By this time, Dogfish Head is pretty well-known around South Florida, mostly for its classic 60/90/120 Minute IPAs and its “Ancient Ales” series. Dogfish Head does brew plenty of other beers, however, and in my opinion, Indian Brown may well be its best. It doesn’t get a lot of attention, but let me tell you, this 7.2% “brown ale” is loaded with flavor.
Let’s get this out of the way – the “Indian” in “Indian Brown Ale” doesn’t mean that this beer was brewed in Calcutta. It just means that this brown ale is hop-forward similar to the way that India Pale Ales are hop-forward. It’s a fancy way of saying “Hoppy Brown Ale here!” Per the classy, understated label: “A clean, well hopped brown ale brewed with caramelized sugar and hopped liberally and often.” So yeah – if you don’t get the point by now, you’re pretty dense.
The bottle neck gives me a date of 6/21/11, so this is a nice fresh beer. As you can see, after giving it a hard pour into an imperial pint glass, it’s about as opaque as you’ll ever see a “brown ale” get. The picture below makes it look darker than it really is – if you hold it up to the light you’ll see that it actually is brown – but otherwise, you’d be forgiven for thinking that this is a porter or a stout. It’s the darkest brown ale I know of, which gives me a clue that this is going to be more roasty than most brown ales. This isn’t Newcastle, let’s just say that.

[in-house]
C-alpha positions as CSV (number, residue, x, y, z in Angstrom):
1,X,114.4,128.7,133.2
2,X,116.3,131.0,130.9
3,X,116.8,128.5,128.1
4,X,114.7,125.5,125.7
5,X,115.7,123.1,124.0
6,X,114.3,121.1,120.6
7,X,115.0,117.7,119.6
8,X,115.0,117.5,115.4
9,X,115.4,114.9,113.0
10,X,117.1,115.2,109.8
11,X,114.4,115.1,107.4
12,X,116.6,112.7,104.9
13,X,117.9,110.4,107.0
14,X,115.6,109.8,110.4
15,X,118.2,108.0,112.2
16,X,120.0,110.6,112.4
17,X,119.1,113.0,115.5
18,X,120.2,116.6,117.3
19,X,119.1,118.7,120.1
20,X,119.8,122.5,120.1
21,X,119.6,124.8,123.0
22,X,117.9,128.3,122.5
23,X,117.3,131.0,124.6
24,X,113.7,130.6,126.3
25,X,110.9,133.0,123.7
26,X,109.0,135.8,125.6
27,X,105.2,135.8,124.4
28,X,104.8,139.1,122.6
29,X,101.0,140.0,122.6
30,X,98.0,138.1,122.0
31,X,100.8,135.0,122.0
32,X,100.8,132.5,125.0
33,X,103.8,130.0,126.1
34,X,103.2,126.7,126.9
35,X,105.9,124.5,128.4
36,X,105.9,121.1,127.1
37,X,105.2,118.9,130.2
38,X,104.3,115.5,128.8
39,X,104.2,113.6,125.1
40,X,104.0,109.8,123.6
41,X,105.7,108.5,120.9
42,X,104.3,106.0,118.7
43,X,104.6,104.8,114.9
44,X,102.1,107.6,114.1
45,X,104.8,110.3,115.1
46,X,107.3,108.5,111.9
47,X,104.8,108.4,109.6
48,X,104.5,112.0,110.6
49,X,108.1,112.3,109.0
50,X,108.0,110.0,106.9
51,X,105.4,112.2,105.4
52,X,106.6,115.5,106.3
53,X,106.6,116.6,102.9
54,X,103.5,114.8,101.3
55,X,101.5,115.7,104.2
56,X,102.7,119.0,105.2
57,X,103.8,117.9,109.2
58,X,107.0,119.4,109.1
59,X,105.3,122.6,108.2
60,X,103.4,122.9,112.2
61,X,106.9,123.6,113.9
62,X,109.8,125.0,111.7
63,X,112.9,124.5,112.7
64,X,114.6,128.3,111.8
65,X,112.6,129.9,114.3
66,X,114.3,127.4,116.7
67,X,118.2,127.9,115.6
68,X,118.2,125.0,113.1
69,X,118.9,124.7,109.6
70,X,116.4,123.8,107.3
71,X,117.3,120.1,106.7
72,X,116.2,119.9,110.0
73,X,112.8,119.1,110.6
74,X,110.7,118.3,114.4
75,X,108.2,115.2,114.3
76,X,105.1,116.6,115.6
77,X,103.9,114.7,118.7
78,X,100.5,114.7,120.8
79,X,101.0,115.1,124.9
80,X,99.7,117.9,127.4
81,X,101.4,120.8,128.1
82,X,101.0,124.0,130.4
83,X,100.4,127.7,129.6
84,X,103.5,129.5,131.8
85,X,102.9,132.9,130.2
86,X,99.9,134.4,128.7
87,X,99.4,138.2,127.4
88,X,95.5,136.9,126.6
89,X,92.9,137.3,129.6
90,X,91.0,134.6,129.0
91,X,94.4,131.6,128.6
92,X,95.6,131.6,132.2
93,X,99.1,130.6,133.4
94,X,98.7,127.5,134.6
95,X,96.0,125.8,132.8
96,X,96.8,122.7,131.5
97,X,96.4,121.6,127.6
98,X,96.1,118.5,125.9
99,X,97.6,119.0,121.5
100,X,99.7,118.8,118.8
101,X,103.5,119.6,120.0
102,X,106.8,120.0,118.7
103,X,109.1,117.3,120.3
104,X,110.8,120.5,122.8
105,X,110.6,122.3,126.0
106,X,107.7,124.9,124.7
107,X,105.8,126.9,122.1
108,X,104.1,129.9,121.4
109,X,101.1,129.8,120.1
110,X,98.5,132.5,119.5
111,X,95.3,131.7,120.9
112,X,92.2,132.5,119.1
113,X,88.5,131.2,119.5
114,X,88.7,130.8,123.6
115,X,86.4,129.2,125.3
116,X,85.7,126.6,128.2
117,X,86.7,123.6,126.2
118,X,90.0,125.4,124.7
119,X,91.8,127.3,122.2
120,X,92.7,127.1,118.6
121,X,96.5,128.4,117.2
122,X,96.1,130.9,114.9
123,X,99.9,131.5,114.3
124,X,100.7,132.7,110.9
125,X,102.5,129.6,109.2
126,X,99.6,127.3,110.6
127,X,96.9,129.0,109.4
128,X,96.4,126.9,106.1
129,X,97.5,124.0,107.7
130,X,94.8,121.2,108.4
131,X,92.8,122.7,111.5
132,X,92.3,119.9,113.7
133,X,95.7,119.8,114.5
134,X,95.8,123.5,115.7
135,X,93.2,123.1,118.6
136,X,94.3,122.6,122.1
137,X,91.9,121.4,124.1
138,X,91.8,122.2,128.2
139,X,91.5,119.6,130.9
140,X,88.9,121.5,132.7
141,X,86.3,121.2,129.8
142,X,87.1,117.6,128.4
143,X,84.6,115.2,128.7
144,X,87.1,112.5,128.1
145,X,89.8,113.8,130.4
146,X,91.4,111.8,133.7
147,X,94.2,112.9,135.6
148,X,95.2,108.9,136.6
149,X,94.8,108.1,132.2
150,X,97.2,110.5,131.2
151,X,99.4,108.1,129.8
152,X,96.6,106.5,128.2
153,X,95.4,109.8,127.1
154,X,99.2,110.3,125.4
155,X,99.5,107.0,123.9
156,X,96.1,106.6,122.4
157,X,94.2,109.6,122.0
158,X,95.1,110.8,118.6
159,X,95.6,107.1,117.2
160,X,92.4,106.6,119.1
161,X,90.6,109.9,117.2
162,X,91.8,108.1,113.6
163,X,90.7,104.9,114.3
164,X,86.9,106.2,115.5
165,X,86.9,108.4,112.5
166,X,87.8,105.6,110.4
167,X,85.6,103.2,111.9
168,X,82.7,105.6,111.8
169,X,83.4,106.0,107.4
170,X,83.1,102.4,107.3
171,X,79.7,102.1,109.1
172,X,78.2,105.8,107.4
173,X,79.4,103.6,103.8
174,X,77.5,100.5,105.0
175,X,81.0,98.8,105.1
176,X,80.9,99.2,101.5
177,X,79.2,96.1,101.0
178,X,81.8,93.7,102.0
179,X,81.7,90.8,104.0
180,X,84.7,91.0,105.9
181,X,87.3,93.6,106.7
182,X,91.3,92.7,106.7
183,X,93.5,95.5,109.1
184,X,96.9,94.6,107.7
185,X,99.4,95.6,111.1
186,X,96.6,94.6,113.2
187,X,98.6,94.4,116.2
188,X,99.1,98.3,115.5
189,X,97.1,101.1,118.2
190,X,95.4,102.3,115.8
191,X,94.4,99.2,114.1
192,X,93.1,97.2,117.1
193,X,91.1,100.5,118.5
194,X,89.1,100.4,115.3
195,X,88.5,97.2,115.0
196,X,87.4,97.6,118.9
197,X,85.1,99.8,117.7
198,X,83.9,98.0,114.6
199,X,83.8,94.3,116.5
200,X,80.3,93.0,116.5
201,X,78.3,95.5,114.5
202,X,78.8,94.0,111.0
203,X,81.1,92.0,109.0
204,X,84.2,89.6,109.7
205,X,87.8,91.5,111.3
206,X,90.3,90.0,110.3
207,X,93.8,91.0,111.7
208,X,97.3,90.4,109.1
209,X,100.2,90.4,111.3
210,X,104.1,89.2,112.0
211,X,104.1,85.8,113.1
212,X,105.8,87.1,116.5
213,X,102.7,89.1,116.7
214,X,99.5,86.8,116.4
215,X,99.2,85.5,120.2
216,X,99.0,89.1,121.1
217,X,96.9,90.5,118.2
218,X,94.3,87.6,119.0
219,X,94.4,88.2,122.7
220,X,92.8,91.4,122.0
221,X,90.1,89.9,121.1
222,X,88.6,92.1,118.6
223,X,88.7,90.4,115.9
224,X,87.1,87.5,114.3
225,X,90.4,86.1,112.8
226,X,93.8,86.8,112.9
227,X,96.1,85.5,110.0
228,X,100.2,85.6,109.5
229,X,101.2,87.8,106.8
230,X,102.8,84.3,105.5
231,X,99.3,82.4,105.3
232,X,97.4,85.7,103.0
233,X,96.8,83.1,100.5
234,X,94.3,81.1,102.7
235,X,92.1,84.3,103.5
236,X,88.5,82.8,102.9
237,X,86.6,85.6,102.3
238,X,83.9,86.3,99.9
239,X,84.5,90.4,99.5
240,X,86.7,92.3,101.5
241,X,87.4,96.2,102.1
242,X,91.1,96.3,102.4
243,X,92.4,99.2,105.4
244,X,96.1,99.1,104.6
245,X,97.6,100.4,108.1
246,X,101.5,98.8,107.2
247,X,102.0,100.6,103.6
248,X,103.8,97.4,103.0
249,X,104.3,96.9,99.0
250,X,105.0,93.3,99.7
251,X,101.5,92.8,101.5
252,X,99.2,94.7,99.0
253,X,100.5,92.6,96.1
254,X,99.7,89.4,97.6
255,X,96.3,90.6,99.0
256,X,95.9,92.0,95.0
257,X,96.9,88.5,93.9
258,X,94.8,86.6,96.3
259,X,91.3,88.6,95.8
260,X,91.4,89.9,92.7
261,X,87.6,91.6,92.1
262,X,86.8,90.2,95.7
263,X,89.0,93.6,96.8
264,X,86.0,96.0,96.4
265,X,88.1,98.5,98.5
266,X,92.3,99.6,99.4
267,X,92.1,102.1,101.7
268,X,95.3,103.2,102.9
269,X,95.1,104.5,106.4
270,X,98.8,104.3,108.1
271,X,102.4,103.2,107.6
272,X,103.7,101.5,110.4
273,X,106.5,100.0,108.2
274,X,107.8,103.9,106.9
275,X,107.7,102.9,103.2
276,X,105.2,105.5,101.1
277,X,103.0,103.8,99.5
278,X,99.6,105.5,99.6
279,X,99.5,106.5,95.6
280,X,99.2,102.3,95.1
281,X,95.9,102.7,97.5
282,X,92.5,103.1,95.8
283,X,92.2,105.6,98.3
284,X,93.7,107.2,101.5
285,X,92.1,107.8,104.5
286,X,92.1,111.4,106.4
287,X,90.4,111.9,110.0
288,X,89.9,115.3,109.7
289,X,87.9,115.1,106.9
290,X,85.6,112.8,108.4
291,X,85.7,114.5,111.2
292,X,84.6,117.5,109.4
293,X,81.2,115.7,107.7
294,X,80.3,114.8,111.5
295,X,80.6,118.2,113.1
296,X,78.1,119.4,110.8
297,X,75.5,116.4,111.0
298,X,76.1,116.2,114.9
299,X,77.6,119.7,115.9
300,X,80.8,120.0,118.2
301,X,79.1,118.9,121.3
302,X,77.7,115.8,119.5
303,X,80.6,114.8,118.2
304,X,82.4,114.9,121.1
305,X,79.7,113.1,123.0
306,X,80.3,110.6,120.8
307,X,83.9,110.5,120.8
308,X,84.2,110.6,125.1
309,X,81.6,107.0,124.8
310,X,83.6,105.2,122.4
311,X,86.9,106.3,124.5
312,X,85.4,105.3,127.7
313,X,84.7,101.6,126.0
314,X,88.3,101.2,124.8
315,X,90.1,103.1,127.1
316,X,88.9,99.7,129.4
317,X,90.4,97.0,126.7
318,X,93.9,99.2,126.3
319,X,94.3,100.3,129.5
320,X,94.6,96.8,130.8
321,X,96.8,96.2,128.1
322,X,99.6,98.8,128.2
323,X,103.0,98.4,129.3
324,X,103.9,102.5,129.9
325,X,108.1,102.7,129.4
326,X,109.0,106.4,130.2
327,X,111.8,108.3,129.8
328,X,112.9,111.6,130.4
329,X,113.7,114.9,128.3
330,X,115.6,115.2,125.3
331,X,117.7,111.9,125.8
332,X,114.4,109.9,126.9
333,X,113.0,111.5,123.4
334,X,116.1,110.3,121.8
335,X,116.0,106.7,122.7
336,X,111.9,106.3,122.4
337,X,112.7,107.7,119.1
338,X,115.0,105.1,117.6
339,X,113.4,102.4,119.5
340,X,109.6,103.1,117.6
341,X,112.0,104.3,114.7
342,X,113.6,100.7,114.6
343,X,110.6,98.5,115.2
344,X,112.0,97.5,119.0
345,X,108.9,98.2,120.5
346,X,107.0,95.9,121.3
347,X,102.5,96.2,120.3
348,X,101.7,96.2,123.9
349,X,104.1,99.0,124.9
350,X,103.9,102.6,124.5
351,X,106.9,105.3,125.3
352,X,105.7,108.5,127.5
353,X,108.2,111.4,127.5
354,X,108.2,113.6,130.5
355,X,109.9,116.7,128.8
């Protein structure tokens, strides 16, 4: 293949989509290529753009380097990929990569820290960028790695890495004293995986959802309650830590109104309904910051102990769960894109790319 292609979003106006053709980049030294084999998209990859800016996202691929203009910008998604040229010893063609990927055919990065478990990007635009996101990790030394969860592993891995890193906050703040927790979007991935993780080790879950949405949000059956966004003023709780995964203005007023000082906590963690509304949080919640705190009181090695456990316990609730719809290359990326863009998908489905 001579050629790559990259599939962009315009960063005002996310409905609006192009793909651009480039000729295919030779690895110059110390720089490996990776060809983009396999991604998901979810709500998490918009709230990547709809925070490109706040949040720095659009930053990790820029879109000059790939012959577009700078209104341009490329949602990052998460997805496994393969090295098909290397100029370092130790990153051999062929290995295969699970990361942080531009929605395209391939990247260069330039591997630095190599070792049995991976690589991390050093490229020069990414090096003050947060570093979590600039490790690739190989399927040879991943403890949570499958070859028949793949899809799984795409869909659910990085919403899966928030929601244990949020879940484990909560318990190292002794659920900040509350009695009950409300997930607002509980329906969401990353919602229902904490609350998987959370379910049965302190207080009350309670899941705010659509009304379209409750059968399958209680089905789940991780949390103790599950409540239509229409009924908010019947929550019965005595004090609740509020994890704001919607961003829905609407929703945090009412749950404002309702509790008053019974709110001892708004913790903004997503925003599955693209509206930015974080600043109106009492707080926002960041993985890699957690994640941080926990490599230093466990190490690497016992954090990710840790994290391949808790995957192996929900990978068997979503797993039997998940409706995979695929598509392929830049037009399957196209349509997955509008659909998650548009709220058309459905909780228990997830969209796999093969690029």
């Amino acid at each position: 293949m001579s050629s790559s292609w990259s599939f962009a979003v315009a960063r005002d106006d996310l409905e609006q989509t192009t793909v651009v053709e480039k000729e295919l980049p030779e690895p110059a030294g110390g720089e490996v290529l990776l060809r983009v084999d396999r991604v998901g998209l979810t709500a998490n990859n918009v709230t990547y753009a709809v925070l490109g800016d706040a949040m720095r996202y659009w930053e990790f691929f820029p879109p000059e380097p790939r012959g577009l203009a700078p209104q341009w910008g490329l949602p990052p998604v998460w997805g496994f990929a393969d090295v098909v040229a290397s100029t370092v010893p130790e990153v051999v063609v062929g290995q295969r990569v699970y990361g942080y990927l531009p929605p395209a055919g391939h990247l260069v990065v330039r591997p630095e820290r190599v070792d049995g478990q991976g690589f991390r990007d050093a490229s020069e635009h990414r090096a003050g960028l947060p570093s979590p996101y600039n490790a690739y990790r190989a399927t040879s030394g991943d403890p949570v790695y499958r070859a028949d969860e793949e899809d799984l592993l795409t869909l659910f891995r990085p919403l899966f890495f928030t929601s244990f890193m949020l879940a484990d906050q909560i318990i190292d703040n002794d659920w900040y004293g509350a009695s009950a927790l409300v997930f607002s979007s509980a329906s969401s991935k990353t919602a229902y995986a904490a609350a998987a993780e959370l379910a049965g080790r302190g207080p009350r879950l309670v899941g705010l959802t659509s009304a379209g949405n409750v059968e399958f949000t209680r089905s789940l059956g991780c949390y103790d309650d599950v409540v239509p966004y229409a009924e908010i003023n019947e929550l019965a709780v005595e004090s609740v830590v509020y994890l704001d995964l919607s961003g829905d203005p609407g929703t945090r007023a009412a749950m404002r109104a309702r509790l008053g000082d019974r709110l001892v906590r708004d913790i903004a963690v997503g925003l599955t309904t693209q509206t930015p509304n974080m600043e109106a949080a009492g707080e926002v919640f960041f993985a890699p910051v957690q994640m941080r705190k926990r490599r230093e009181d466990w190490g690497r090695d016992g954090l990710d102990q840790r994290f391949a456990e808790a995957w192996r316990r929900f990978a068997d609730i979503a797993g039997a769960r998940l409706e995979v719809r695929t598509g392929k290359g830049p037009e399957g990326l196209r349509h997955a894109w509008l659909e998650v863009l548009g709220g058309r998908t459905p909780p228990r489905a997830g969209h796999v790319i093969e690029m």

Dipping my nose into the glass, this is a big aroma featuring lots of citrus-y, leafy, earthy hop trying to muscle out the underlying dark roast coffee smells you get from all that roasted barley malt. Notes of spicy cedar, cured tobacco and maple wood in there as well – almost like one of those very manly colognes, it kinda smells like my Polo Double Black.
Dark roast coffee and burnt sugar flavors dominate the palate up front, while the bright, snappy hop bats clean-up, driving this to a rather bitter finish. I find modest carbonation here, as it has the viscosity and sticky-creamy feel of a bigger beer. There’s a long aftertaste featuring all of the above – this one gets around the palate so well, you’ll be tasting it a little while after you’re done, unless you pair it with food.
This is one of those beers that drinks “bigger” than it really is, due to its intense aromas and flavors. At 7.2%, it’s no weakling, but one 12-ounce bottle won’t make you a hot mess either. The roasted/sweet-then-bitter flavors might seem a bit discordant at first, but that’s only a clue that you’re drinking it too cold right out of the fridge. As it warms and opens up, it becomes very drinkable.
I’d have to say that this might be the perfect “hamburger beer,” especially a big juicy one topped with bacon and slightly charred, caramelized onions. The burnt brown sugar flavors in the beer are really going to lock on to the sweet onions and bacon, and it’s also “earthy” enough to match up with mushrooms and blue cheese. Brown ales are excellent with hamburgers in general, but this one has the extra muscle to make for an epic pairing.
Indian Brown isn’t a rare beer. Find it at nearly any Whole Foods or halfway-decent liquor store.